Knowing how to calm someone down in a conflict situation is a really valuable skill. Conflict management and de-escalation expert Stephanie Rumble shares three practical tips.

Here are three ways to calm someone down without them even knowing that you’re doing this.

  • The first is communicating effectively.
  • The second is finding another space for you and the other person to interact in.
  • The third is keeping your information super simple, or KISS.

1. Communicating effectively

Our communication is made up of three parts:

  • One is verbal, the words we say, that makes up around 7% of our communication.
  • The second part is the way we say things, our paraverbal communication. For example, things like our tone of voice, our pitch, our volume and our speed, all tell the other person how we feel. The way we say things makes up around 38% of our communication. This is super important in New Zealand culture, because we’re often less direct with our words. It’s really important have an even rhythm to our speech, to talk more on the slow side, with a low pitch, and loudly enough to be heard.
  • The third part of our communication is nonverbal communication. It’s about what we do with our body and the lower part of our face. Nonverbal communication makes up around 55% of our communication.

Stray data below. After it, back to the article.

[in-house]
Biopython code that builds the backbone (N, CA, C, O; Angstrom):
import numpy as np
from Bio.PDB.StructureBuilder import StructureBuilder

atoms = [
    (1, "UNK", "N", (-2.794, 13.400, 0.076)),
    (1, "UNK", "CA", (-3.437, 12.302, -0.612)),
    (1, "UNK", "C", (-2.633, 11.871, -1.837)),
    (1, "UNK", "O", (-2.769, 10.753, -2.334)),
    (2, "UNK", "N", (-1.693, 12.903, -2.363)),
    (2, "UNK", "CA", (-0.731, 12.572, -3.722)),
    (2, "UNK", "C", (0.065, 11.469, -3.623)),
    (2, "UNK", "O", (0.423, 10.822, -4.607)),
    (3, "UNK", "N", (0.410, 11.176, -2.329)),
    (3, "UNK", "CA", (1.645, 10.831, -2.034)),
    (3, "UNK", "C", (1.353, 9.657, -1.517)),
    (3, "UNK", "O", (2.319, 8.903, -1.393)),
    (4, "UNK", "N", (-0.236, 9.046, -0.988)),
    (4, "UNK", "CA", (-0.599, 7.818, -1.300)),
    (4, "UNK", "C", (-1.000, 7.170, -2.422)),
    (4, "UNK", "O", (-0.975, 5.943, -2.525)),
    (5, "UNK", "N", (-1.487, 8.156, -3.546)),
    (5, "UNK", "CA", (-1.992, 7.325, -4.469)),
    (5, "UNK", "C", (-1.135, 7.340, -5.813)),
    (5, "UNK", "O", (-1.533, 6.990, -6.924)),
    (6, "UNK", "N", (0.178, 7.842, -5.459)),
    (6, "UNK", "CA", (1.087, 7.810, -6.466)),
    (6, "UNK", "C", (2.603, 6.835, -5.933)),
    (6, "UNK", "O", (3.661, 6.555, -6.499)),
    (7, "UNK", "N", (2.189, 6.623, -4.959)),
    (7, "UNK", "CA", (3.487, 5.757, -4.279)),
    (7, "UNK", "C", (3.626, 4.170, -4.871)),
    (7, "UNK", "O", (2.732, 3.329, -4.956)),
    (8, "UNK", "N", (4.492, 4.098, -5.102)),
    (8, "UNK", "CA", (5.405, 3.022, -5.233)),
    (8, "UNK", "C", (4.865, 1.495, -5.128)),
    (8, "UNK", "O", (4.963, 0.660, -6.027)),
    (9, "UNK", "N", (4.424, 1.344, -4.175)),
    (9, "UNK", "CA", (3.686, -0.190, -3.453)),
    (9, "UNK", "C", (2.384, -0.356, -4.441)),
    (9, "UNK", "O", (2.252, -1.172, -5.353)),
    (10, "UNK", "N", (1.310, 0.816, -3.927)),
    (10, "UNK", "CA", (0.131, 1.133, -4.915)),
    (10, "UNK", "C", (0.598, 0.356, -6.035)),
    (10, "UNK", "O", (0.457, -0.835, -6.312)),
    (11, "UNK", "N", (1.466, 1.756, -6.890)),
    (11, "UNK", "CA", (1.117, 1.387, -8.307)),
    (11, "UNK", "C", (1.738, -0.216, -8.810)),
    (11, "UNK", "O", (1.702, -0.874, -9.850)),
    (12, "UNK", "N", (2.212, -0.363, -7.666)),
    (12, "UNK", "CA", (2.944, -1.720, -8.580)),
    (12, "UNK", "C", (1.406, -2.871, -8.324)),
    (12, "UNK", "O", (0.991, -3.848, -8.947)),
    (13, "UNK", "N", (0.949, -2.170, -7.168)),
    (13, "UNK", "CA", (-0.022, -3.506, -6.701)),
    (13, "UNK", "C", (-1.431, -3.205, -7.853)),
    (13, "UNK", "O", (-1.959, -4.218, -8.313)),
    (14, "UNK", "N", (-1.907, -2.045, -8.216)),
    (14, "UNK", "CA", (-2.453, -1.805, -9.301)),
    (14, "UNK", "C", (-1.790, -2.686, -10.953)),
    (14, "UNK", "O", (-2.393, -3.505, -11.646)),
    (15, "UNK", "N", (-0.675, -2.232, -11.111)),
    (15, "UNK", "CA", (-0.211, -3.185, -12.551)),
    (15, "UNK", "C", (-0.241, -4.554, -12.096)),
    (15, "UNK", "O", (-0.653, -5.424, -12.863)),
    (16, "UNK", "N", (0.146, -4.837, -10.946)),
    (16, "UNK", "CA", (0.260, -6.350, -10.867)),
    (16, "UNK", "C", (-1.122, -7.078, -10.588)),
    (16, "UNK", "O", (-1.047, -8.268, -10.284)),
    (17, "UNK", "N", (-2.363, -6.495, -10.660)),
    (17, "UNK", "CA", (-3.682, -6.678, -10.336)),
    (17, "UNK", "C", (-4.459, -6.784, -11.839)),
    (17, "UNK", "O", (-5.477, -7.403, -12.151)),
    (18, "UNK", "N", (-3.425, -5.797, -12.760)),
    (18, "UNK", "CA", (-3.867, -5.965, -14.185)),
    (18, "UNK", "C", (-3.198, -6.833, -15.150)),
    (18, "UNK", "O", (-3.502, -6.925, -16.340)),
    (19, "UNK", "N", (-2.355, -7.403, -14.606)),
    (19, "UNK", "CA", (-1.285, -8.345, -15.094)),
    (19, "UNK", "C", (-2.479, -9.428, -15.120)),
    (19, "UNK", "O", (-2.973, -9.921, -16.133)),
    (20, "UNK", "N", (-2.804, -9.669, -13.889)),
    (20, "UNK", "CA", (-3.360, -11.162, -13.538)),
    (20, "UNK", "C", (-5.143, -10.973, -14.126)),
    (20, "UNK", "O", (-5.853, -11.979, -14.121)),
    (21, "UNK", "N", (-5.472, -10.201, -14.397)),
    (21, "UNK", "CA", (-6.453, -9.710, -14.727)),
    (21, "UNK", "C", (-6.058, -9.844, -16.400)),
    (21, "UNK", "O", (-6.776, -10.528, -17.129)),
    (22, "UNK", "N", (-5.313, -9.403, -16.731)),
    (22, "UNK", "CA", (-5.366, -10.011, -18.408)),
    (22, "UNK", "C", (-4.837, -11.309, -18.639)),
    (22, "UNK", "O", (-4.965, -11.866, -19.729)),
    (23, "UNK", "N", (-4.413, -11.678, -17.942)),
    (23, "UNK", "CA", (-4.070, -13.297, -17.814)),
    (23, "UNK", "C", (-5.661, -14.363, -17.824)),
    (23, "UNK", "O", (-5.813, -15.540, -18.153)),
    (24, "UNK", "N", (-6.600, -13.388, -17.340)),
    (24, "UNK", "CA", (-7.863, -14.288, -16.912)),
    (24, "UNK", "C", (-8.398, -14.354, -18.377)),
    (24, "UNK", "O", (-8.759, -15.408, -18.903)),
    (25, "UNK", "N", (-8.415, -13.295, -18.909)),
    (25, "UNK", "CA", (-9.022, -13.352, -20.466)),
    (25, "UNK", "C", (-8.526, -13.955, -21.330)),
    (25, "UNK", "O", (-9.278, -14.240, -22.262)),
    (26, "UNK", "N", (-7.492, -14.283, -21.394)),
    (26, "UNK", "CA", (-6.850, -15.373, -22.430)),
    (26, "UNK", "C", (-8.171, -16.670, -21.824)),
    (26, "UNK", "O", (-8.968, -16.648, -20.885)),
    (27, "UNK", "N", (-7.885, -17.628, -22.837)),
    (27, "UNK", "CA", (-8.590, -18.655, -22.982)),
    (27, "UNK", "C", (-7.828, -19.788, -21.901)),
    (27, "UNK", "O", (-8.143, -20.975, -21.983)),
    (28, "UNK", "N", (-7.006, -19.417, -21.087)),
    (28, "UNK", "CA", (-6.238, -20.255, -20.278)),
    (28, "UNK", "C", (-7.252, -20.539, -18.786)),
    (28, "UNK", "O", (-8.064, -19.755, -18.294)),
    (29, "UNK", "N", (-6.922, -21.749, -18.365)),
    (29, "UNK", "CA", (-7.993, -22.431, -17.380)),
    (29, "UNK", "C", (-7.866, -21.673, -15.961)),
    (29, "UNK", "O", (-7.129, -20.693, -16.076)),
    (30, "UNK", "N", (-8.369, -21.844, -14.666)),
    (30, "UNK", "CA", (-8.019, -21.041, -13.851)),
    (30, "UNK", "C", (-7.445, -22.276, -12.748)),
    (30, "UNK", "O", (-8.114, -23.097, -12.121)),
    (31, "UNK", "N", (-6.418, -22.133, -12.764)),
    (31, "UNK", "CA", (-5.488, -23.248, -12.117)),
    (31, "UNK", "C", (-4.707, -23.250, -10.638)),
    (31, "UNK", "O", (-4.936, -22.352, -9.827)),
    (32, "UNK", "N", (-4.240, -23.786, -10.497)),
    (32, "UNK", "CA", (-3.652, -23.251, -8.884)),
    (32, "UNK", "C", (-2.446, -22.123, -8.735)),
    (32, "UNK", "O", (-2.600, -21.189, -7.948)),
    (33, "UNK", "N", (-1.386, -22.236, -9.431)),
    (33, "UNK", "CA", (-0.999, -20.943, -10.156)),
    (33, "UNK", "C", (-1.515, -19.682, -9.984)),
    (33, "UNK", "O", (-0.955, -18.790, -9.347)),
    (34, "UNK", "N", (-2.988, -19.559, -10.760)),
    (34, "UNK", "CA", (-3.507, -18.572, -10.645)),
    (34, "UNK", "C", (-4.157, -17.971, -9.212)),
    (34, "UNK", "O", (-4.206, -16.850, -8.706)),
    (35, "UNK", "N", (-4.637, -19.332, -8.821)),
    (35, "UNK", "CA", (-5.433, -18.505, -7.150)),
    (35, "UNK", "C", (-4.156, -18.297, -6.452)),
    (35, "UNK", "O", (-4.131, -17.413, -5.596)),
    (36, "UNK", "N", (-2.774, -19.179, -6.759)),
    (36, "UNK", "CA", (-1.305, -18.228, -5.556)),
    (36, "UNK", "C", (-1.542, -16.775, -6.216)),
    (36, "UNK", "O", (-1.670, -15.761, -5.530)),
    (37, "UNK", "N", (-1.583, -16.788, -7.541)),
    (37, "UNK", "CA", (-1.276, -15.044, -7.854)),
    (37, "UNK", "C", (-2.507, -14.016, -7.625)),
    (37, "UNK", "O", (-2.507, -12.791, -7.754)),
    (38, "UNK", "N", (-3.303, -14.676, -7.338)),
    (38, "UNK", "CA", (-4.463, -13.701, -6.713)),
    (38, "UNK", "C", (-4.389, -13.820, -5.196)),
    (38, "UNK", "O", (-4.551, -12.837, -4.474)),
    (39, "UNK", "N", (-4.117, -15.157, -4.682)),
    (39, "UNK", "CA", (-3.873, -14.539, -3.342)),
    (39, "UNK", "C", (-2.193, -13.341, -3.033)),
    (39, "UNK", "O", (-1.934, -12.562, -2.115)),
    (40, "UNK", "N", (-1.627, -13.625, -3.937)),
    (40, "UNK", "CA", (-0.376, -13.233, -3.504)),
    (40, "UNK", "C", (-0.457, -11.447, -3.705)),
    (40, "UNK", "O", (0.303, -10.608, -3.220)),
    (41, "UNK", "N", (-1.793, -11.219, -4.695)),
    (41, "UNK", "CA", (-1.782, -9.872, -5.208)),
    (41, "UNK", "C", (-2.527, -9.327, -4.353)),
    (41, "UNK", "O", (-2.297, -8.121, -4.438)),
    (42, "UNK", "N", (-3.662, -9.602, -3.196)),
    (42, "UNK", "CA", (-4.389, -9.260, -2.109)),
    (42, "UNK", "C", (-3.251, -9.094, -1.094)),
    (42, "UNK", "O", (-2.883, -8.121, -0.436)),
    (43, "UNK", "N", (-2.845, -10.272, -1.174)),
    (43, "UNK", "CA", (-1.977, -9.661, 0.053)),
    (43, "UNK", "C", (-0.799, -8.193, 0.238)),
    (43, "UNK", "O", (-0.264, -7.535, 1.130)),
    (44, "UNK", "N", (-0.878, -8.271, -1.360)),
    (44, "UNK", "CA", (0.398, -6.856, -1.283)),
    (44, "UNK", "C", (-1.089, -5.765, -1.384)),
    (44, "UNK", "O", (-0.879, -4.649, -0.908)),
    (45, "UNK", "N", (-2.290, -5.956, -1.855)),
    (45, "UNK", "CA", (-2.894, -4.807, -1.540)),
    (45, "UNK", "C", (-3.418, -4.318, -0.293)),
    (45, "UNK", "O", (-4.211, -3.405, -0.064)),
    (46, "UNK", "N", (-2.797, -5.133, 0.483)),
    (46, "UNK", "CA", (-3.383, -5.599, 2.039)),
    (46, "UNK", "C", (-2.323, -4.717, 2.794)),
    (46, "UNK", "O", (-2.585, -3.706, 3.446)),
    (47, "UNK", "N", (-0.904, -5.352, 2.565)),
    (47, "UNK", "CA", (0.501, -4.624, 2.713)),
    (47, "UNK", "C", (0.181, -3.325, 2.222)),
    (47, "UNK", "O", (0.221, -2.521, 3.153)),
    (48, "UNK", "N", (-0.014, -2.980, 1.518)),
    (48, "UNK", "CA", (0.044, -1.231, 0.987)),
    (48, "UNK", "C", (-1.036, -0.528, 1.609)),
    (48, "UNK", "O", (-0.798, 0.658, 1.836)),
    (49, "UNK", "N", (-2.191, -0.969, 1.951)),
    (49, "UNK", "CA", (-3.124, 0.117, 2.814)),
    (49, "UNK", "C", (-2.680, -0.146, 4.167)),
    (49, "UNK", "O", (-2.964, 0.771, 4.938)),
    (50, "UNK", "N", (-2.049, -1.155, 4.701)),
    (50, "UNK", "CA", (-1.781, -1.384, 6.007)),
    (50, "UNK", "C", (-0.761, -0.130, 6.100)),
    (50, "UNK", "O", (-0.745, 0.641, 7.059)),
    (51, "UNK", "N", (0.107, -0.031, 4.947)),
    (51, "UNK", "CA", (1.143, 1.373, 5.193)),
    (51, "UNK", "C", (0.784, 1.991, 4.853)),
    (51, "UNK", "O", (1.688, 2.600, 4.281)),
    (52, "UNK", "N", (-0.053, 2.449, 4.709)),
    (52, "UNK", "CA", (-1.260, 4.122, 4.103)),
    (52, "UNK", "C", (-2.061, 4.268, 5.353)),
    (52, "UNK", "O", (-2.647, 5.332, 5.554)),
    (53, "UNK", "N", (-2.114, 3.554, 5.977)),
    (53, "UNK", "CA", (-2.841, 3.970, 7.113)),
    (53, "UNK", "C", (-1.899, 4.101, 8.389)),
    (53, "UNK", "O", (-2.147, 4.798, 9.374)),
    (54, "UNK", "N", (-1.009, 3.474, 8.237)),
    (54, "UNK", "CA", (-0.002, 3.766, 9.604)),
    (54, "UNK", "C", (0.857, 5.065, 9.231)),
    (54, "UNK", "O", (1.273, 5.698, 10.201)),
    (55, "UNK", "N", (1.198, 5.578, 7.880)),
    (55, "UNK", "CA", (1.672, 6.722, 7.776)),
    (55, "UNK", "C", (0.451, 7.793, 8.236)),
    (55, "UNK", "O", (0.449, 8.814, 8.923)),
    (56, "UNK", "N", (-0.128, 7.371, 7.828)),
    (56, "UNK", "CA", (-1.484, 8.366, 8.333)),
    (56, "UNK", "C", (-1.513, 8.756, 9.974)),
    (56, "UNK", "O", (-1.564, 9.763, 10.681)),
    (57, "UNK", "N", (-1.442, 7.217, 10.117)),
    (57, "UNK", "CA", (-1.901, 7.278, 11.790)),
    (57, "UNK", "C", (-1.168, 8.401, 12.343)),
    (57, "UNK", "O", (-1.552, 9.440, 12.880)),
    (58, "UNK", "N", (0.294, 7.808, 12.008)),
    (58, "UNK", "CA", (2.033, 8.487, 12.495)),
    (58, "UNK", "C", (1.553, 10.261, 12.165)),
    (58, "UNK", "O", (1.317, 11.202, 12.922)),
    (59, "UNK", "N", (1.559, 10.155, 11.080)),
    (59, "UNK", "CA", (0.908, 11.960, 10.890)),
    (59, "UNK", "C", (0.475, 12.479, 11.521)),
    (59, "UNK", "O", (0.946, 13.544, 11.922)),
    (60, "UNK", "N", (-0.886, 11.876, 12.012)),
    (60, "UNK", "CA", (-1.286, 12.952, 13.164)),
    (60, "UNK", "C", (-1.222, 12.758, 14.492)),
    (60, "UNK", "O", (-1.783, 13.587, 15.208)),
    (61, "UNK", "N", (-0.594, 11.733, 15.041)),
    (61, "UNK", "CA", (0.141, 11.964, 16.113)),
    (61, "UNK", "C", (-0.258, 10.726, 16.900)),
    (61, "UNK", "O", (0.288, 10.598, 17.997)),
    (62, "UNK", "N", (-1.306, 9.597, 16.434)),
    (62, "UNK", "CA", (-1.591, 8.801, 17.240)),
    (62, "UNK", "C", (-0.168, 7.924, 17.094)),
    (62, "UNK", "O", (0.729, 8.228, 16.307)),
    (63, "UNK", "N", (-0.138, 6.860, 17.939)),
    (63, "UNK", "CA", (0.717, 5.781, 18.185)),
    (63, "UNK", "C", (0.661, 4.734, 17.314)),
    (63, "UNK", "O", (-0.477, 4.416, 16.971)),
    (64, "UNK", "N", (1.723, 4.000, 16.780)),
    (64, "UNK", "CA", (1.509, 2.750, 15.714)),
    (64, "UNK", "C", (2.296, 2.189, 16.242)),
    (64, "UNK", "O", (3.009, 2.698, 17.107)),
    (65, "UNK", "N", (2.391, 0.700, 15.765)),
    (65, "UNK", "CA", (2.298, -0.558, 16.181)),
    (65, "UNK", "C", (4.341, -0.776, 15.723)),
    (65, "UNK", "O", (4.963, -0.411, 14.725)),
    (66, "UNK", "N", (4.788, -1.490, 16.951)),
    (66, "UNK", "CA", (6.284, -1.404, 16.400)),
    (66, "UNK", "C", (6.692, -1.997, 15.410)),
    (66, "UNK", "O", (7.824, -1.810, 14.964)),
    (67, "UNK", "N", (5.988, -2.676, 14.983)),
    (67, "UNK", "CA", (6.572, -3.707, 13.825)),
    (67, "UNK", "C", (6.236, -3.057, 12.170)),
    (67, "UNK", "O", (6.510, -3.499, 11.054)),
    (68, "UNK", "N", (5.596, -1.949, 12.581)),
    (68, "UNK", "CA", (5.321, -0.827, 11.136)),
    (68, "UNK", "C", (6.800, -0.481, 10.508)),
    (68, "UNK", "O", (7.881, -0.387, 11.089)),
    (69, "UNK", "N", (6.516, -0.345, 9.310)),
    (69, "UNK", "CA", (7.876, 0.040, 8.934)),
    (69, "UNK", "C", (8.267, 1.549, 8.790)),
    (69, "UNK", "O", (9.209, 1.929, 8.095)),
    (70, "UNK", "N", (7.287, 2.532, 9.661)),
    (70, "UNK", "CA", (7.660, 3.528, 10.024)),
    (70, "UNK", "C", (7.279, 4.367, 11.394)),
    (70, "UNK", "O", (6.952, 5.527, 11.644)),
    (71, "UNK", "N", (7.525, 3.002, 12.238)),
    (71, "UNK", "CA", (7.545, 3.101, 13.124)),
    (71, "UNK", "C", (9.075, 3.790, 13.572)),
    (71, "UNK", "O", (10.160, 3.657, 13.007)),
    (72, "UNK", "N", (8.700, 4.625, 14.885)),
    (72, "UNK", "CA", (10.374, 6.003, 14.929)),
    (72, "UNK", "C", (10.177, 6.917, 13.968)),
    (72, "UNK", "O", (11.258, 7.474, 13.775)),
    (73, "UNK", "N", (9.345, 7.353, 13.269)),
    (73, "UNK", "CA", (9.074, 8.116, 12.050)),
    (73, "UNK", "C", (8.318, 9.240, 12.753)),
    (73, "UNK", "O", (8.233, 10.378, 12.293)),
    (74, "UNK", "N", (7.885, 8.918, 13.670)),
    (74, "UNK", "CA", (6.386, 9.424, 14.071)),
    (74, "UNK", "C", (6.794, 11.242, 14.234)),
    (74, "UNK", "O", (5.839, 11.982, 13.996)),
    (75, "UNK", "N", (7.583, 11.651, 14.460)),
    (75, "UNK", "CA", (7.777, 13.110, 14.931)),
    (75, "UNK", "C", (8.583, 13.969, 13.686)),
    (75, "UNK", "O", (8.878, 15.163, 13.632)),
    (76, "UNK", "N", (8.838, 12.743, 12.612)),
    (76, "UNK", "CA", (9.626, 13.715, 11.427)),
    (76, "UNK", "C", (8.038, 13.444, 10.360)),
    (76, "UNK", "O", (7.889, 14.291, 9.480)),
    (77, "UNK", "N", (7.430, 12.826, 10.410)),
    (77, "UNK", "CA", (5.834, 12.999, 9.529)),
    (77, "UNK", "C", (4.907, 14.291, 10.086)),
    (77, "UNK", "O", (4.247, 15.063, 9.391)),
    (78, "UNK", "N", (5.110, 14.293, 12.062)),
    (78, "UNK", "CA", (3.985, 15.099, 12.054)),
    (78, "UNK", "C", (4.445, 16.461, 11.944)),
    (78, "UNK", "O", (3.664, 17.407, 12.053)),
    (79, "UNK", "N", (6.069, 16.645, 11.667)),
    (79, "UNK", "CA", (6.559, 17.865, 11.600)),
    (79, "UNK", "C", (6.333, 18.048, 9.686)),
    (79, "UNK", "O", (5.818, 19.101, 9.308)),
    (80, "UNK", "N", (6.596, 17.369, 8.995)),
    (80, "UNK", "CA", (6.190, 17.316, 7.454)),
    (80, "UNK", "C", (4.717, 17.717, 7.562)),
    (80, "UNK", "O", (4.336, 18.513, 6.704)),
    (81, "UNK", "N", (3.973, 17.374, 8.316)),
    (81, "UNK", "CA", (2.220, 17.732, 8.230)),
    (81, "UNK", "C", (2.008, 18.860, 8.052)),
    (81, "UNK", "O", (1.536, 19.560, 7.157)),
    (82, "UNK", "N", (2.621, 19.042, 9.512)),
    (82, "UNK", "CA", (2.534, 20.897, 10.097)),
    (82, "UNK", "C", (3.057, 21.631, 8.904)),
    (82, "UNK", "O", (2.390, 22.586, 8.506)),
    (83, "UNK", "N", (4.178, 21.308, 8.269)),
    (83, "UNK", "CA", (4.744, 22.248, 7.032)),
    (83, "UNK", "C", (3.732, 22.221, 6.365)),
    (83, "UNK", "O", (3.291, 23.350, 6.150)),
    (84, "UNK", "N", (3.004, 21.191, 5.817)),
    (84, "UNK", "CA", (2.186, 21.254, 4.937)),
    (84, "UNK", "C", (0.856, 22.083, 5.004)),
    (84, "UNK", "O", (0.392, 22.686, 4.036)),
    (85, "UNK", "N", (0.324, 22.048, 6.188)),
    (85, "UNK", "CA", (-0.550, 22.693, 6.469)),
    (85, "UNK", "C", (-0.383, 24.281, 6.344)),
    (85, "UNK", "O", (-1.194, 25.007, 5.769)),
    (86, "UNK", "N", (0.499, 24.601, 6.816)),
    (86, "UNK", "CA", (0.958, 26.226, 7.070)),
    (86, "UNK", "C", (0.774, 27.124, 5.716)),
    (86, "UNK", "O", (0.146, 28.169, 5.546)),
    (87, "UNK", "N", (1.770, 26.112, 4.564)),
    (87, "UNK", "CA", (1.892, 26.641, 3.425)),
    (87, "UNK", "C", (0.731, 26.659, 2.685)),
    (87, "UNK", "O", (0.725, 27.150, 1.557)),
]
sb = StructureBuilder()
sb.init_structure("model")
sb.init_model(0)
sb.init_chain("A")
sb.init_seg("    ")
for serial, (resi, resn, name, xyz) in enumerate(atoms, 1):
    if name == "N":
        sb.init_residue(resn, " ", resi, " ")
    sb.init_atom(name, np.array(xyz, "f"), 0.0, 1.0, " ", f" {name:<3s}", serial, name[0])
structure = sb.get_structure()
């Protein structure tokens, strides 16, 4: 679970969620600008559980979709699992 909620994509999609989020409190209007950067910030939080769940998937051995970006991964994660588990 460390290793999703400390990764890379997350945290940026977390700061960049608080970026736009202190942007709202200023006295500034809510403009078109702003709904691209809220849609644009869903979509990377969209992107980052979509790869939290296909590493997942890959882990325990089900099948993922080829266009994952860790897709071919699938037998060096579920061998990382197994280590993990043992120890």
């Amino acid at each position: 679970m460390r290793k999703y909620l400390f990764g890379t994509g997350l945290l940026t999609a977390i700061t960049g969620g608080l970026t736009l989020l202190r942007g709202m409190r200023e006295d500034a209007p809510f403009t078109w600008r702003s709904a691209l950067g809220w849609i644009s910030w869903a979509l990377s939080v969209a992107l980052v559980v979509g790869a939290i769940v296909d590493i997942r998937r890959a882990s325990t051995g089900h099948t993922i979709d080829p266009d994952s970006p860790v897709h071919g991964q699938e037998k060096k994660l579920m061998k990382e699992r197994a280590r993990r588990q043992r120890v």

• When you’re trying to de-escalate somebody or calm them down it’s really important that you keep your face appropriate and neutral, and you keep your body language open. For example, make sure you don’t look annoyed. Make sure your gestures don’t seem aggressive or rough.

2. Find another space

The second way to help calm someone else down is to find another space. We may find that when we are in a tense situation with a client, customer, friend or whānau member, there are other people around them who are making the situation worse.

Taking that person somewhere quiet, where they can relax a little, may just defuse and calm the situation in that moment.

3. Keep the Information Super Simple (KISS)

The third way to calm another person down is to make sure the information that you are giving is really simple. Think of the acronym KISS, keep it super simple.

Keeping things simple is about not overloading someone’s short-term memory. On a good day, we remember about five things in our short term memory. On a bad day we remember three, so it’s important that you don’t give the other person more than three important points at a time, or they might become overwhelmed and stressed.

In summary, the three ways to calm someone else:

  1. Communicate effectively.
  2. Find another space.
  3. Keep information super simple.

If you’d like to learn more about Stephanie’s highly regarded workplace de-escalation training workshops, please get in touch.